So I’m going to correct my algorithm like this:

for (unsigned int i = 0; i < rms_buffer_size; ++i) {
           sum+= rms_buffer[i]*rms_buffer[i];
rms = sqrt(sum/rms_buffer_size);
rms_dbfs = 20*log10(rms * sqrt(2.0));

= 10 * log10 (rms * 2)

(see above Calculating RMS in digital audio - #5 by x42)

I haven’t looked at my logarithms for a long time but it seems to me that:
Hard for the end of the weekend… I’m starting to have a headache!!! :wink:

The output of my program for a sine wave of maximum amplitude :

20log10(rms * sqrt(2.0)) : -0,041925
log10(rms * rms * 2.0) : -0,041925
10*log10(rms * 2.0) : 1,484188

Thanks for all.

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rms = \sqrt{\frac{1}{n}\sum_{n}{sig_n^2}}

and then convert to to dB by taking the log10() of it.
For signal power relative to full scale the convention is 10 * log10(rms)

PS. Note that this is identical to the calculation in very first post; just the factor of two is moved outside: log(sqrt(2 * x)) = 0.5 * log(sqrt(x))

Thanks, I think I’ll have to learn the conventions used by audio developers…

It’s not the same:

ln (x^n) == n ln (x) , and here n = 1/2
for base 10, log(x^n) = n log (n) / log(10), but log(10) is one.

I think that when Robin says…

It should be…
log(sqrt(2 * x)) = 0.5 * log(2*x)

I too was confused about RMS. I have a Western philosopher’s mind. This is an extract from my notes from my research.

Audio Signal Power and Loudness

Electrical power = voltage**2 / electrical resistance

DeciBels are 1/10 of a Bel, which are a logarithmic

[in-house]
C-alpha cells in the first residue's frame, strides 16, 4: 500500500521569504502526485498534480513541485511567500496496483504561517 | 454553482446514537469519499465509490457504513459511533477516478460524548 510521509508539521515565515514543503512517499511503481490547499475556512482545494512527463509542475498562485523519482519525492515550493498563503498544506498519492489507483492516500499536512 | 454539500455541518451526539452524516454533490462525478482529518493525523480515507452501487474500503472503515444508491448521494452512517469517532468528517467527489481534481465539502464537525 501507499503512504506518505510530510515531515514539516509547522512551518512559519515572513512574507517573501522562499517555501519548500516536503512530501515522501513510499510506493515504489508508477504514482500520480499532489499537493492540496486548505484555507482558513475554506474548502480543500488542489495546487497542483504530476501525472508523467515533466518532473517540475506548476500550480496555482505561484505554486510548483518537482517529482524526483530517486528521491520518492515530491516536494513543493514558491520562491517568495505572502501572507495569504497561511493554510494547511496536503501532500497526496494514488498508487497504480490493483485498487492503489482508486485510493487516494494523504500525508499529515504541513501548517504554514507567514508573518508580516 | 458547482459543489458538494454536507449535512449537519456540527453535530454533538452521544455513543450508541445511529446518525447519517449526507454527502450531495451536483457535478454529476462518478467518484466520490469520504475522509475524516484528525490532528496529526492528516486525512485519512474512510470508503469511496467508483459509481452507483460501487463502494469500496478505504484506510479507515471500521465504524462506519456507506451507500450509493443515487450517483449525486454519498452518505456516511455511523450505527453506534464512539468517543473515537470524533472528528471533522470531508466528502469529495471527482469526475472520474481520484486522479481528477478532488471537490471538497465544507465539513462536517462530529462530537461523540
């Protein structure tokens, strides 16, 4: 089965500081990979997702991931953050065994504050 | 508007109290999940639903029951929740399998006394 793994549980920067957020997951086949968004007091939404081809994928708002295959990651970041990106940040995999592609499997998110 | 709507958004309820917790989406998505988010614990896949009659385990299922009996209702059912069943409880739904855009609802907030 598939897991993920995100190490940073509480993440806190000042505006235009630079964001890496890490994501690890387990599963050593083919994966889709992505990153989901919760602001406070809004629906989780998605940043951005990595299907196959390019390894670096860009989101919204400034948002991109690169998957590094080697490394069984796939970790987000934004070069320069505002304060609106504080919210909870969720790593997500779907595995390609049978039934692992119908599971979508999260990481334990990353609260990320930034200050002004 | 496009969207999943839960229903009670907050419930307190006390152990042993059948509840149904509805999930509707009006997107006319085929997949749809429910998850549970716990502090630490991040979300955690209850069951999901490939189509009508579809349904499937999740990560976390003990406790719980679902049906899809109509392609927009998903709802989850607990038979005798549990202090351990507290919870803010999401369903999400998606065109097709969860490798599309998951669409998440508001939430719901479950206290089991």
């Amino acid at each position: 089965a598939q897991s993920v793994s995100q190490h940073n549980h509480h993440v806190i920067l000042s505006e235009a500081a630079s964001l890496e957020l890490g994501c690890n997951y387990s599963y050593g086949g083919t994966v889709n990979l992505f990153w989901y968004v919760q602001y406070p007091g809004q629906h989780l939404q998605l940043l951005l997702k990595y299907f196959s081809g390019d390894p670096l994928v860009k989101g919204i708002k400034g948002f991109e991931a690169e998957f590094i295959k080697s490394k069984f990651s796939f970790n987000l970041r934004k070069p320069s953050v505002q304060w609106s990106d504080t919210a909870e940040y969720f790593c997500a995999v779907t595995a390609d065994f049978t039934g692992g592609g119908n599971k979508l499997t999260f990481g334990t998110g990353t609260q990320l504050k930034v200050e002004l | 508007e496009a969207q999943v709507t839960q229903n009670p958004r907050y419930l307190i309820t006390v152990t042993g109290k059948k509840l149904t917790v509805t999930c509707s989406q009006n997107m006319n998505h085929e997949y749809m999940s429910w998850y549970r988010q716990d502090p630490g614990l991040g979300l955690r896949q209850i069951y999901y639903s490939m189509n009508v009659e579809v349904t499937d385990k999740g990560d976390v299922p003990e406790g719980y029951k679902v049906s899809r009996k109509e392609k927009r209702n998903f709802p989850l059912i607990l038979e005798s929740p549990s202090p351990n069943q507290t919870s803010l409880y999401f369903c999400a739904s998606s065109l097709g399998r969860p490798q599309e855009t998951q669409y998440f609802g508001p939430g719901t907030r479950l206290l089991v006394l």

relative proportional difference according to the formula
log10( Power A / Power B)
= [by power proportion] log10( Voltage A ** 2 / Voltage B ** 2 )
= [by log rule transform] 2 * log10( Voltage A / Voltage B ).

Because signal voltage is easy to determine, decibles are typically
calculated as 10 * 2 * log10( Voltage A / Voltage B ).

As discovered by Fourier, all periodic waves can be represented by
combinations of sine waves. Sine waves are essentually atomic waves
as far as I can tell. In theory, if all the sine waves are known, they
can be mathematically evaluated individually and summed or something like that. It seems a graphical approach on the random digital signal is used, i.e. the almost calculus is done at the sampling rate of the audio signal.

What is the absolute average voltage of a sine wave?
Circumferance = 2 * pi radians (radian arc segment equals radius).
Radians make integral math easiest.
Sine wave equation: y = sin( r * t ), where r is the circle radius or
maximum amplitude.
Area under one curve: S[integral] from t=0 to t=pi/r of sin( r * t ) dt.
Derivative of sin(x) is cos(x).
Derivative of sin(rt) is cos(rt) * r
Use substitution. Let u = rt and du = r dt.
Get: S[integral] of sin(u) * 1/r * du = 1/r * S[integral] of sin(u) du
= difference of -cos(rt) / r at each limit
= -cos( pi )/r - -cos( 0 )/r
= 1/r + 1/r = 2/r
Average height = area under one curve / (pi/r) = (2r)/(pi*r) = 2/pi
If the sine wave is scaled by a multiplicative constant, i.e. VMax * sin (rt), then the constant simple moves unchanged out of the integral to get an area under one curve of VMax * 2 / r and an average amplitude/voltage of VMax * 2 / pi.

However, audio engineers do NOT care about average voltage or amplitude. They care about the voltage of average power because power correlates to loudness, which humans perceive on an approximately logarithmic scale. Humans also perceive brightness in an approximately logarithmic scale; hence, gamma encoding and decoding.